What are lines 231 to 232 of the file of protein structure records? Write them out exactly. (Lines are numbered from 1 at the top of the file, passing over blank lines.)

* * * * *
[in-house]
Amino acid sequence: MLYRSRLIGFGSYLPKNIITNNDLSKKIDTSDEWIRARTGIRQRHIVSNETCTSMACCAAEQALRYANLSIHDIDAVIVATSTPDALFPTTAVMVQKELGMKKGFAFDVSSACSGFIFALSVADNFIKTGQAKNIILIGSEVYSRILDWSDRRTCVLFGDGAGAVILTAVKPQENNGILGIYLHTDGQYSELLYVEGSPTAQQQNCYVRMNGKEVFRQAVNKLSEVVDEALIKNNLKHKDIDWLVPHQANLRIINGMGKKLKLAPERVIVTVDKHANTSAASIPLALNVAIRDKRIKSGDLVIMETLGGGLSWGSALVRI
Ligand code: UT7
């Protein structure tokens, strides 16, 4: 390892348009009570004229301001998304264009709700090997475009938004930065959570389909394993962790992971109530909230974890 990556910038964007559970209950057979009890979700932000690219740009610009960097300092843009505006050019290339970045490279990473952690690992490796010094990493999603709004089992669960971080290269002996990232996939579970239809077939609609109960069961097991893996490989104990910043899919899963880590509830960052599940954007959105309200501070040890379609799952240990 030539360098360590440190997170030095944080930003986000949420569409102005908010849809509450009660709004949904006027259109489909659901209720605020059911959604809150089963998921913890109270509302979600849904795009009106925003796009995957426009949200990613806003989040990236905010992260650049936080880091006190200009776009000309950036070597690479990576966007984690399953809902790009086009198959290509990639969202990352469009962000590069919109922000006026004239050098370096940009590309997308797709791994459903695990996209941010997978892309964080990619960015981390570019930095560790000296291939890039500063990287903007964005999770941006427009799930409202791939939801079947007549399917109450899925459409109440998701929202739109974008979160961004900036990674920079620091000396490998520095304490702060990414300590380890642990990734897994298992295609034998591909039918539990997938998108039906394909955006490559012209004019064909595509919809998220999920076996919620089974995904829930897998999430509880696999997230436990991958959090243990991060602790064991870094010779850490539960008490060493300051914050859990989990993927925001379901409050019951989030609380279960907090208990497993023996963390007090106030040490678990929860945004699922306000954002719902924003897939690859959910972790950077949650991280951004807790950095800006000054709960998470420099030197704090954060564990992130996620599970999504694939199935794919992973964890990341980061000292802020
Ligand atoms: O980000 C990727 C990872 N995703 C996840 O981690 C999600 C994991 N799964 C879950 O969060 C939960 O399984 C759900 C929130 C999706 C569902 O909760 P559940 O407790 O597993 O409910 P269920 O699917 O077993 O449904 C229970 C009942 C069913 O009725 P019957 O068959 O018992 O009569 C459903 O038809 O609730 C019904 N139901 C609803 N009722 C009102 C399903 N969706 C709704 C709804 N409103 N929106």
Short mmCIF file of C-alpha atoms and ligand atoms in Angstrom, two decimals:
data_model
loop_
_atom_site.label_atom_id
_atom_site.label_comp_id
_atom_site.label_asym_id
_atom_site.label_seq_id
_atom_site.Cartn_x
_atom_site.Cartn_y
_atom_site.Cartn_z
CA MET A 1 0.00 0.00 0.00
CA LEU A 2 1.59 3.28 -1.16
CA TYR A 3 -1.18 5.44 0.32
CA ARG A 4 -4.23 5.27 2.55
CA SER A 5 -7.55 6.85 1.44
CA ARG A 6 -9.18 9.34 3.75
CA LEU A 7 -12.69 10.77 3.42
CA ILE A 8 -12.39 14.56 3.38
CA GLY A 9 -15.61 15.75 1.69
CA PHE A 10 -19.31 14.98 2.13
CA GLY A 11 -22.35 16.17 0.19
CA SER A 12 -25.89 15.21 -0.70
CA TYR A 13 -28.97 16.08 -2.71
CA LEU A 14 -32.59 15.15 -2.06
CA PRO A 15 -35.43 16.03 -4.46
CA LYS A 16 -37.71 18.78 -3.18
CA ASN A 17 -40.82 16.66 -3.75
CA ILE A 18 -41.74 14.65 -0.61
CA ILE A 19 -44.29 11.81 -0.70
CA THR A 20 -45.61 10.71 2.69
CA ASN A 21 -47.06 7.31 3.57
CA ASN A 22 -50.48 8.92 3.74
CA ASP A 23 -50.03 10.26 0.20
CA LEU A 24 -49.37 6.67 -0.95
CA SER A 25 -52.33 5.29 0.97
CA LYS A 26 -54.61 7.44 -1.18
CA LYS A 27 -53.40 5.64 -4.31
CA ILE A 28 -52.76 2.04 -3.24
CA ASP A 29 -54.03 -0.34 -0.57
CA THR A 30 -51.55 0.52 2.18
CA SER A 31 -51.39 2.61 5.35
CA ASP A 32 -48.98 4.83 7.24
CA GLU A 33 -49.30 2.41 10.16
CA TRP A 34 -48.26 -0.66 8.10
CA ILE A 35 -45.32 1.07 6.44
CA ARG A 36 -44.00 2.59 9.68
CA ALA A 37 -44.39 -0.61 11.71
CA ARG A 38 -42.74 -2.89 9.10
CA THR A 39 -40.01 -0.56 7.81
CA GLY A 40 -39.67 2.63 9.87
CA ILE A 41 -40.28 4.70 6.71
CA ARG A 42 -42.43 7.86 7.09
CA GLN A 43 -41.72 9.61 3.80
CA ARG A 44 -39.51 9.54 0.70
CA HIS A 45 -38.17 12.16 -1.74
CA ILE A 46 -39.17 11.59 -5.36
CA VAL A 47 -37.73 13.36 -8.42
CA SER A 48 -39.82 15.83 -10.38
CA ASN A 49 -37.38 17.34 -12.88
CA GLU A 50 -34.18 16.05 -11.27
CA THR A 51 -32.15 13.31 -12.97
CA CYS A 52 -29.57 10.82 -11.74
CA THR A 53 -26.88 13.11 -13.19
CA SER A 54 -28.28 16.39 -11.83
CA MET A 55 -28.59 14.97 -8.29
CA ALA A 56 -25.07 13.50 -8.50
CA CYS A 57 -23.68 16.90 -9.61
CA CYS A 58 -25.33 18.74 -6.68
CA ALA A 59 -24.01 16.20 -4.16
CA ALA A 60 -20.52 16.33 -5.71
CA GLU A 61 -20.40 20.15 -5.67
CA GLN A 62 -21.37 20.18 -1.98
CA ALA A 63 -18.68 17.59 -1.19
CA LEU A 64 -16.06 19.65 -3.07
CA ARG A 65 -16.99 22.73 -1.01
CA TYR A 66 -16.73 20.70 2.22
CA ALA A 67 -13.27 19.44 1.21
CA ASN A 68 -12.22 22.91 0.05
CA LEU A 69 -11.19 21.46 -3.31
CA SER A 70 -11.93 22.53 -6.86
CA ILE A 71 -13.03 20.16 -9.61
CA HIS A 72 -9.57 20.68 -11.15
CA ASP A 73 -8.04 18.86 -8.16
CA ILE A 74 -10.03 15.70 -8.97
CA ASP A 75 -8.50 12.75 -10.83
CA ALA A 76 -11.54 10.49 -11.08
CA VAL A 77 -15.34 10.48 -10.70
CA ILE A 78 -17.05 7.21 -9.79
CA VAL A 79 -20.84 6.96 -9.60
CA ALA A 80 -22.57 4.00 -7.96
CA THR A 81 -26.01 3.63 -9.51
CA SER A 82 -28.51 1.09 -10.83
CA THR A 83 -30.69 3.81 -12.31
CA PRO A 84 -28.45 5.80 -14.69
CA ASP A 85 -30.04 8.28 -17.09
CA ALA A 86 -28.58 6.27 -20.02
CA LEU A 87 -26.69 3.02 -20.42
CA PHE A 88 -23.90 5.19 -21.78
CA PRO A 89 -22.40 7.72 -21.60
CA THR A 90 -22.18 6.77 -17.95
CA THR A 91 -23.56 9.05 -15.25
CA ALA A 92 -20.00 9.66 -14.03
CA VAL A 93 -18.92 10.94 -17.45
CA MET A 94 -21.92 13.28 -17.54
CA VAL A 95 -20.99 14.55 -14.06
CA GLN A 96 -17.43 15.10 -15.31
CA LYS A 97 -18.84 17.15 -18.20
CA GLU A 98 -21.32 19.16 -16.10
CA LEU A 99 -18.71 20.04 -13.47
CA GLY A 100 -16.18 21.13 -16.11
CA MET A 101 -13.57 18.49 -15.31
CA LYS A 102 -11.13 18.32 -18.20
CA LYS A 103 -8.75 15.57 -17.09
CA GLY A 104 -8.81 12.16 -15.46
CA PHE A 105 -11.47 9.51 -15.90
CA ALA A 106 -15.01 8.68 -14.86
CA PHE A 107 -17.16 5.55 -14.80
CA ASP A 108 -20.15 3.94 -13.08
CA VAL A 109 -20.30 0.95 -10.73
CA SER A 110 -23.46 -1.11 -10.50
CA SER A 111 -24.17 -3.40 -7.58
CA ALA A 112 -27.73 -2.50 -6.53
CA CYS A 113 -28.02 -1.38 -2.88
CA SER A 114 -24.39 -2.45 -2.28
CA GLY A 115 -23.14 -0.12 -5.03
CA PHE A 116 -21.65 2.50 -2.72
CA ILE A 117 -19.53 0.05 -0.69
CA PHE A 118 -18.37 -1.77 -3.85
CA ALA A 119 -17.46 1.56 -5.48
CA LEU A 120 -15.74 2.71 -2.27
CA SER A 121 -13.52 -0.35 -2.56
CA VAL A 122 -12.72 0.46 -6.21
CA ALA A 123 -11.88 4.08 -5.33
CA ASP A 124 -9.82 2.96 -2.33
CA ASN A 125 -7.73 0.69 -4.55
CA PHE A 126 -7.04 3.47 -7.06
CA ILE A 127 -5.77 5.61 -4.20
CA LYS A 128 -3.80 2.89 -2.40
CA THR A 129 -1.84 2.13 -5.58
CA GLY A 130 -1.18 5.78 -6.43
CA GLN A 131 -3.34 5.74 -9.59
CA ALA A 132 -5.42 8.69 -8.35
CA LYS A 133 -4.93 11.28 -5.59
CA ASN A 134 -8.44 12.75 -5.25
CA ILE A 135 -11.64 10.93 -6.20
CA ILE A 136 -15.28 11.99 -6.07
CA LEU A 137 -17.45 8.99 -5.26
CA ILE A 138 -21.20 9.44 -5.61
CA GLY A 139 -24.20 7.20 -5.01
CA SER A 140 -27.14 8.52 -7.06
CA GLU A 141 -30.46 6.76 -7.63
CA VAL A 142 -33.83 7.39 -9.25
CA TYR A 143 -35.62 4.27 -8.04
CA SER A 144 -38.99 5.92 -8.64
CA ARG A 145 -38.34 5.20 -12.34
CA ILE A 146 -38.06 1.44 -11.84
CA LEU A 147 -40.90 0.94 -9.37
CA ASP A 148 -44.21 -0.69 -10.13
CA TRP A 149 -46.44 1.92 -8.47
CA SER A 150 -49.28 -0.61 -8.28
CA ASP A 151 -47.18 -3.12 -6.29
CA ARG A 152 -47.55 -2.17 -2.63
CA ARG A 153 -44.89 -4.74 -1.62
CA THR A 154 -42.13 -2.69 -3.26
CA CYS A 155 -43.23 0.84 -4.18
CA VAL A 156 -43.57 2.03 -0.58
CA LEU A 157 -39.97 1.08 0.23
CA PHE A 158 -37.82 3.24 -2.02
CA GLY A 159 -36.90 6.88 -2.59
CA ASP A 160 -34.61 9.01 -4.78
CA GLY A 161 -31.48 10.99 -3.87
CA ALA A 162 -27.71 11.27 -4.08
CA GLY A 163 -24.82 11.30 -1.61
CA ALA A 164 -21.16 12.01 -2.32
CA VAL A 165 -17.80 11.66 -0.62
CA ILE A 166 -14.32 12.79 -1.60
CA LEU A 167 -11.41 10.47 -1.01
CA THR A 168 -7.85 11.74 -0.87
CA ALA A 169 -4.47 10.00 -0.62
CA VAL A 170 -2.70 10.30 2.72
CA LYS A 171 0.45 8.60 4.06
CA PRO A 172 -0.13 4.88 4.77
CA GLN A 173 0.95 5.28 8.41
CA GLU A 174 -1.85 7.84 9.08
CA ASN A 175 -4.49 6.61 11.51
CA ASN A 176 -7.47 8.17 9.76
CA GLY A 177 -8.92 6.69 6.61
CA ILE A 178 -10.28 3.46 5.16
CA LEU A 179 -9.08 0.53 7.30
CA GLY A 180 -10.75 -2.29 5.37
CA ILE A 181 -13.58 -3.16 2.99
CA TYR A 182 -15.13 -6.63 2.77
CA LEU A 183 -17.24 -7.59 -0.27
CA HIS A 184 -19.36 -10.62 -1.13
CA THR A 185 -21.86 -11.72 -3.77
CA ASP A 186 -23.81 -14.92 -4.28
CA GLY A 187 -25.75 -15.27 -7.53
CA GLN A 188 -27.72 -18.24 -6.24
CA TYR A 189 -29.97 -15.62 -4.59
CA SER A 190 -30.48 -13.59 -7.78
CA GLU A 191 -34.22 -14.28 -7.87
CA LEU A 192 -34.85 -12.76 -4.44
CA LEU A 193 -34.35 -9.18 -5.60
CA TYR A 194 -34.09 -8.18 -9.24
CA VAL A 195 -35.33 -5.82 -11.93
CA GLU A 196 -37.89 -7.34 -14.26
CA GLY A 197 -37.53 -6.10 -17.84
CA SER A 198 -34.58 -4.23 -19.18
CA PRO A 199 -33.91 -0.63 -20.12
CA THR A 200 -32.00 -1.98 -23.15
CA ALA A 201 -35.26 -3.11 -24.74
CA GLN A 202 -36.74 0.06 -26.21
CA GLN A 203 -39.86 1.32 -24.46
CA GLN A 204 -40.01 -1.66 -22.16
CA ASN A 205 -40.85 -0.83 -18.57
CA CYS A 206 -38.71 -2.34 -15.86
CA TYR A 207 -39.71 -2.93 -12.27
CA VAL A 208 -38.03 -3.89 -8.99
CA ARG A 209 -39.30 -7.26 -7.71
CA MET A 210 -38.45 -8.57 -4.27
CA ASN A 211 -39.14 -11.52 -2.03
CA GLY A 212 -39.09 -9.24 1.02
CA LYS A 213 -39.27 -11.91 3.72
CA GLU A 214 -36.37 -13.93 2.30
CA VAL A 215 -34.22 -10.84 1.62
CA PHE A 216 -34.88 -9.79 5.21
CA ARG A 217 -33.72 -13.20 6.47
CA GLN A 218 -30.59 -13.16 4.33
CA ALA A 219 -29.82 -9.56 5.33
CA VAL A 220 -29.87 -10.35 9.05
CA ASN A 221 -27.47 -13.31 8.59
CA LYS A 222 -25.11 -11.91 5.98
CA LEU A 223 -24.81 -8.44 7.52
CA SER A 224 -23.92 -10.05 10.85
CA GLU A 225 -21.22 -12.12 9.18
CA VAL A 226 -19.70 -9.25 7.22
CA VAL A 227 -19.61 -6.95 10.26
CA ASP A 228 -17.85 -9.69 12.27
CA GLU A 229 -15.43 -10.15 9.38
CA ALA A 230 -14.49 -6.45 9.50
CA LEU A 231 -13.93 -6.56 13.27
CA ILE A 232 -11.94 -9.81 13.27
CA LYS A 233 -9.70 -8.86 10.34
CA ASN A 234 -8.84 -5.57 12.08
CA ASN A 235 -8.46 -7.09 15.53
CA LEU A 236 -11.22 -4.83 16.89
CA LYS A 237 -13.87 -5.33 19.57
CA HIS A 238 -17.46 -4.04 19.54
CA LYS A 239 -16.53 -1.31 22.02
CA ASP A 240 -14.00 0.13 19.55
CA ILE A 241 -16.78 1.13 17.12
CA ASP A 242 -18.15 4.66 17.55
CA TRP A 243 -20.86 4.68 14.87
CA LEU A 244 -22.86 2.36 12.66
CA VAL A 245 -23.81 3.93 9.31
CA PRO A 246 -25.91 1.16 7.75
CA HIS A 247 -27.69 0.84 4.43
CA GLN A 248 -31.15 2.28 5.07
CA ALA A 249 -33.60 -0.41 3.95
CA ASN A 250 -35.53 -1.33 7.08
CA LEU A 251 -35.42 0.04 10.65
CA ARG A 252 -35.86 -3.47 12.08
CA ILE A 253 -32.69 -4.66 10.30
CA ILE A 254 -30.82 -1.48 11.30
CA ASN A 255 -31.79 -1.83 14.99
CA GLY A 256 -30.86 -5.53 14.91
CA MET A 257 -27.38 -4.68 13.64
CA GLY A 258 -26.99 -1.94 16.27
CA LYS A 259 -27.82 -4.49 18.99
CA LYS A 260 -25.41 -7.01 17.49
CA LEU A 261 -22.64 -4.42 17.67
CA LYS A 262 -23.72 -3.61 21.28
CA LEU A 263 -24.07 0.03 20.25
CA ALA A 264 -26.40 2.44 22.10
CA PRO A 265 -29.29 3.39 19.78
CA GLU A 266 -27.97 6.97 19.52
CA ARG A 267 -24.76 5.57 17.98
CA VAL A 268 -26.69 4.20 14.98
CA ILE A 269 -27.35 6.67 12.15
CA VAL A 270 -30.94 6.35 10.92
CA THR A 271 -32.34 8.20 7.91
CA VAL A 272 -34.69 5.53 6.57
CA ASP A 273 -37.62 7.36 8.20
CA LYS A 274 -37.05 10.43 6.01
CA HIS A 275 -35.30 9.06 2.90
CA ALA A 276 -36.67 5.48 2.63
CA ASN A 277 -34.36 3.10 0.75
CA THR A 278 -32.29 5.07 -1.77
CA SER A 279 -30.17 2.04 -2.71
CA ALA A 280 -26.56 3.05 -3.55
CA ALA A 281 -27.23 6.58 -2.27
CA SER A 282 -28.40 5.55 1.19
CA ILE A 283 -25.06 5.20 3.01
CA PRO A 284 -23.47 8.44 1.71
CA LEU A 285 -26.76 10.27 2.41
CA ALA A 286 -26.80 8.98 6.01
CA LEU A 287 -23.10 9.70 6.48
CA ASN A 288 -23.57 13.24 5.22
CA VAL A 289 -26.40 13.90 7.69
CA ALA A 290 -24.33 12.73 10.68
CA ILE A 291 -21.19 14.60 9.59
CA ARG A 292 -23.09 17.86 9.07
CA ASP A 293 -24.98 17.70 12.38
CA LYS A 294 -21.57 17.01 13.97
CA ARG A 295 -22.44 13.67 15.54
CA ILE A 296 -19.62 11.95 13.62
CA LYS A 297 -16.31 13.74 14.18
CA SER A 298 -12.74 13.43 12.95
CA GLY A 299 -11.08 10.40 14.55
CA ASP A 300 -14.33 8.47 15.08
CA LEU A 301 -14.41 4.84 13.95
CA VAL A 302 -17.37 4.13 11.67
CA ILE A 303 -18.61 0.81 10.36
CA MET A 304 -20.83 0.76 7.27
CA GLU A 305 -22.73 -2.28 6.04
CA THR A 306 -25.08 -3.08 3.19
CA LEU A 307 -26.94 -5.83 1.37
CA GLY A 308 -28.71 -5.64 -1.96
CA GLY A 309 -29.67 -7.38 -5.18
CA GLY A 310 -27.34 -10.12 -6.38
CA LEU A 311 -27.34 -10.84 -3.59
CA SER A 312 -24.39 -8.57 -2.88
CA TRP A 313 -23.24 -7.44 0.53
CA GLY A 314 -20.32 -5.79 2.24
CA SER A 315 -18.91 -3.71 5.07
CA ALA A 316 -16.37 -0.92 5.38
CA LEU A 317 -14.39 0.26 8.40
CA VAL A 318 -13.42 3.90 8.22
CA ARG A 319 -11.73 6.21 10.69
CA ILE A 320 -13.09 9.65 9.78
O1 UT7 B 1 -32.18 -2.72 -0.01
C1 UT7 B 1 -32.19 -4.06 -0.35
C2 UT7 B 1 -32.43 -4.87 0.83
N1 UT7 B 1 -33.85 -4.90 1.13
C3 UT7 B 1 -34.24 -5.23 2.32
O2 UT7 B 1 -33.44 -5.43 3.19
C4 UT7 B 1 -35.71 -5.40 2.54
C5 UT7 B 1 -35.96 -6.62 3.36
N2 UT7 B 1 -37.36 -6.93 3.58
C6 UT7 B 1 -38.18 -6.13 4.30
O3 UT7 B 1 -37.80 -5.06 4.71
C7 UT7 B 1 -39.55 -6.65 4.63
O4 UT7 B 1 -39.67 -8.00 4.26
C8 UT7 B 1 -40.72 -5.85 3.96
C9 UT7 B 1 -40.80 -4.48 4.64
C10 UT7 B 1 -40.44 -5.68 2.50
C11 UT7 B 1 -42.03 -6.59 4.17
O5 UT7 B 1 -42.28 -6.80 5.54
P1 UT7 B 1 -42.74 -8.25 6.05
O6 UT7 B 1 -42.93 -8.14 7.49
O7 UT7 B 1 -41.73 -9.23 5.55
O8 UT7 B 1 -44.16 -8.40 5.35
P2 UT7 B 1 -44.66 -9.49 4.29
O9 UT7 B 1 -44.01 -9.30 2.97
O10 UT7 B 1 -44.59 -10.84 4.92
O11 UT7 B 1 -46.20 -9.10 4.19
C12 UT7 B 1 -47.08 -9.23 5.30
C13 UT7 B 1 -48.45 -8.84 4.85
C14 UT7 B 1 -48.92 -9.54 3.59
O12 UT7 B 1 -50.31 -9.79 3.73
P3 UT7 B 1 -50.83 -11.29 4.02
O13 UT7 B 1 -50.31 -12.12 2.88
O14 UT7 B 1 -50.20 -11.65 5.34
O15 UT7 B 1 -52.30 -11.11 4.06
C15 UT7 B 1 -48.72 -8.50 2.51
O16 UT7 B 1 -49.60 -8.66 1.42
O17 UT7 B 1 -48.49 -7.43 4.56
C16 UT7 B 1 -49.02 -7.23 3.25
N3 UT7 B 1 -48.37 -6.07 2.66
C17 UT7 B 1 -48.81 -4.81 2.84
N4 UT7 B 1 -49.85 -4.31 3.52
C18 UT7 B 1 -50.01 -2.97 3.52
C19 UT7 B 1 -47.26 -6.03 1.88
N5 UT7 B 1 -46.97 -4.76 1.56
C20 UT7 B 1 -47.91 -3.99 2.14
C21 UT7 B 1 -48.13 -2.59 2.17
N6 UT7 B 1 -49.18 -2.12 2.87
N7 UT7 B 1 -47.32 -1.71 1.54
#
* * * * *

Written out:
CA PHE A 216 -34.88 -9.79 5.21
CA ARG A 217 -33.72 -13.20 6.47